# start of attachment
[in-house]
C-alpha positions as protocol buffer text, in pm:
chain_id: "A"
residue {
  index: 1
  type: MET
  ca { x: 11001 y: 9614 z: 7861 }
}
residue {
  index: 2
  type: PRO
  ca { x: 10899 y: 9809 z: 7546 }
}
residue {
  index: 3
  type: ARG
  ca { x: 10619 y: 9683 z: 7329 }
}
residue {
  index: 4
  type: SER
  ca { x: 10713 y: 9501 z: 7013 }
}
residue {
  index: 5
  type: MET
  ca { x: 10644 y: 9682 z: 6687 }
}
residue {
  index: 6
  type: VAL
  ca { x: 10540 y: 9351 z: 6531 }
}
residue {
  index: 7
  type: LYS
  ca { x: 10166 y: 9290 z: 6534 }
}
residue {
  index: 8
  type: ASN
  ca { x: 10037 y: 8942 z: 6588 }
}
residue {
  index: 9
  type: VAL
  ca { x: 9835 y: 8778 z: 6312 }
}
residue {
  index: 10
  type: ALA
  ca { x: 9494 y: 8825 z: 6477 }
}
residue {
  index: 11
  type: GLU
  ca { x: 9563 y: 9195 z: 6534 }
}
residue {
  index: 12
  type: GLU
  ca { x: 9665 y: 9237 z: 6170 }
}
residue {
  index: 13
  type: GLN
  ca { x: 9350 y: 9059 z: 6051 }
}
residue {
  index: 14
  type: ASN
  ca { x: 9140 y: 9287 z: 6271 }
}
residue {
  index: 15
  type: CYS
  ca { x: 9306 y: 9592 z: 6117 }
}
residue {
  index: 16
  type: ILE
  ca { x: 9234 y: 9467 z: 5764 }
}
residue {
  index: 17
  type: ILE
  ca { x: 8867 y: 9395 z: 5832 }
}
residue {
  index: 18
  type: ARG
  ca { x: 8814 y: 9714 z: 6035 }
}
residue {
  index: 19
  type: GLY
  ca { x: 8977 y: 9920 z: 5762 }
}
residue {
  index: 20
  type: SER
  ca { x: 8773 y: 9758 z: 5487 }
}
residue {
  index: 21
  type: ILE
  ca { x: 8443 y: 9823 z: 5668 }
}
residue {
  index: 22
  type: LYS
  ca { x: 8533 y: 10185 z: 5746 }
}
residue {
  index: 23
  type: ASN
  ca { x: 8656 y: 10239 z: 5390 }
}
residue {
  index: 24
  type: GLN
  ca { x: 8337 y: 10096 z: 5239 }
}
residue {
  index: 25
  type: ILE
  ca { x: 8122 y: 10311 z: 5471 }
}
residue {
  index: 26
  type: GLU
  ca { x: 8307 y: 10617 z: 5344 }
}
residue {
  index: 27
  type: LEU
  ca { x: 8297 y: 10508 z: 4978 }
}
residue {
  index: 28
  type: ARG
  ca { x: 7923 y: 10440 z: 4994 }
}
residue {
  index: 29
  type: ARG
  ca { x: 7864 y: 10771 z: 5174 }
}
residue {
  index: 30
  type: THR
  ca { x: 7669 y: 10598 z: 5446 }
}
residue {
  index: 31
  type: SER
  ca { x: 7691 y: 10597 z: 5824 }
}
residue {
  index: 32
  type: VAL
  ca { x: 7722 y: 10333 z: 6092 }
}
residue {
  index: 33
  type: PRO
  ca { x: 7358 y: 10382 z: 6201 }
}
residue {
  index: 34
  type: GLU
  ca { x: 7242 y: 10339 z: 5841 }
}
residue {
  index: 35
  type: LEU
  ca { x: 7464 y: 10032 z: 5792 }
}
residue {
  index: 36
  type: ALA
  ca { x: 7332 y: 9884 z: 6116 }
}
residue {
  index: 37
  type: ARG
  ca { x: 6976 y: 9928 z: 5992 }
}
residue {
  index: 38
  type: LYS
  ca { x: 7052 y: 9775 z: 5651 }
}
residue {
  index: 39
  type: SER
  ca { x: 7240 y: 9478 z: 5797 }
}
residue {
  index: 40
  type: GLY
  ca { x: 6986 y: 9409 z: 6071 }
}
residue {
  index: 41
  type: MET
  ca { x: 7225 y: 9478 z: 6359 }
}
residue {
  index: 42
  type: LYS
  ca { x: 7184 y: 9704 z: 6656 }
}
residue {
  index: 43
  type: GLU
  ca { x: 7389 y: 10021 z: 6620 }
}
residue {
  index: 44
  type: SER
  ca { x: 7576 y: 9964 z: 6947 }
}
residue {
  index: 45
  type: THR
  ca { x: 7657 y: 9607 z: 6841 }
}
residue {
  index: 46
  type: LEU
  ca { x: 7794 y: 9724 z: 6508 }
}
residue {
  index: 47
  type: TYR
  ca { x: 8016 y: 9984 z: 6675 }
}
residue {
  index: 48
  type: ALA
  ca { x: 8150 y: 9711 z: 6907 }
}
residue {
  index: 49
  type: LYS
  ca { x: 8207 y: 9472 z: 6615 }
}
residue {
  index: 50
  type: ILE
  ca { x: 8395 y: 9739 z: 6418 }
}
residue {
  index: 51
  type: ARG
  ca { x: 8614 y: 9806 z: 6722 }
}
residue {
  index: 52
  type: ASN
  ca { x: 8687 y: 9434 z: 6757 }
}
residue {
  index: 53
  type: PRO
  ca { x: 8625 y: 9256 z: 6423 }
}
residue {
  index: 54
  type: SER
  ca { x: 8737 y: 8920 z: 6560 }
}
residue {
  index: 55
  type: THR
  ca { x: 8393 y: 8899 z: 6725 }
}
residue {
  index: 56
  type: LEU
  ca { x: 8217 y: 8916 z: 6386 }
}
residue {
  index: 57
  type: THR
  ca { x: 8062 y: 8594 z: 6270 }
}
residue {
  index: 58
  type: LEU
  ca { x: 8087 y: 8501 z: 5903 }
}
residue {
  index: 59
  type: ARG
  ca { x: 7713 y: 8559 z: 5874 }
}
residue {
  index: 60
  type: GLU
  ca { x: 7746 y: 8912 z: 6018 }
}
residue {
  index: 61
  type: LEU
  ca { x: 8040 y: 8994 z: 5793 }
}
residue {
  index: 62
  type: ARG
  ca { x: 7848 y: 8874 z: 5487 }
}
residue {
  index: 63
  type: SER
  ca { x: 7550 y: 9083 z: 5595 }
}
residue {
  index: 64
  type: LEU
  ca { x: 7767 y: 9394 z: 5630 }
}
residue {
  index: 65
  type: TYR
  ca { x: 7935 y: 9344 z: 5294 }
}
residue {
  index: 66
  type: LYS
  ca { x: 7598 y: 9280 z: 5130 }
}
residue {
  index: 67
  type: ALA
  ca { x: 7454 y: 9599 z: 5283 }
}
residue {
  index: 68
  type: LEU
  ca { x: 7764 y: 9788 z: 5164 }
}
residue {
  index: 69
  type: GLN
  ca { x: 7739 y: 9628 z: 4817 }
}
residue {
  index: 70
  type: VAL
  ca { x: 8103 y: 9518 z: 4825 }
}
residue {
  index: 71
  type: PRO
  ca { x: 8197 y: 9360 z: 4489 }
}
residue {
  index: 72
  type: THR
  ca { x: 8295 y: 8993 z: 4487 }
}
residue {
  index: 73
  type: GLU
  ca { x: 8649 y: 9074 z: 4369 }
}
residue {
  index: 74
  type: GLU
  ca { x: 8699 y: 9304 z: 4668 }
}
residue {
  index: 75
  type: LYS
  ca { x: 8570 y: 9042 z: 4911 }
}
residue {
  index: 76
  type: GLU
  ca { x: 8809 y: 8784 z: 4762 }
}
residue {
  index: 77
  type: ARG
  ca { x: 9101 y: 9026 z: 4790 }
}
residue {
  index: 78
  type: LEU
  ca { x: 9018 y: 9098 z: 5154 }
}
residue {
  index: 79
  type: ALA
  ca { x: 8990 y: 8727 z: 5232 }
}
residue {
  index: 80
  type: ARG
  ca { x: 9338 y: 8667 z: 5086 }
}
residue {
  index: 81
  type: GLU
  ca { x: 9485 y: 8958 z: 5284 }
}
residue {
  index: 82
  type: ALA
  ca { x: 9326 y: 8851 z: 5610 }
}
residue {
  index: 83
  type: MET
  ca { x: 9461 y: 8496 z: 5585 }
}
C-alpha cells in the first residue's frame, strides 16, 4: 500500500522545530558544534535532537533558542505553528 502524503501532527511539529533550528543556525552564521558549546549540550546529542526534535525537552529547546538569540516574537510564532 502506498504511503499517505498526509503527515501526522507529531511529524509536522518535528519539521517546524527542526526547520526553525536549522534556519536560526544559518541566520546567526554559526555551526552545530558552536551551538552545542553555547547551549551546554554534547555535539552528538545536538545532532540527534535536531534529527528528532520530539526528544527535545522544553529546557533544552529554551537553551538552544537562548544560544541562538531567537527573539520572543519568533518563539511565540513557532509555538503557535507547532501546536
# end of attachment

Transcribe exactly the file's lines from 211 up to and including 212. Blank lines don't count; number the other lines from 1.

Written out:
  type: LYS
  ca { x: 7184 y: 9704 z: 6656 }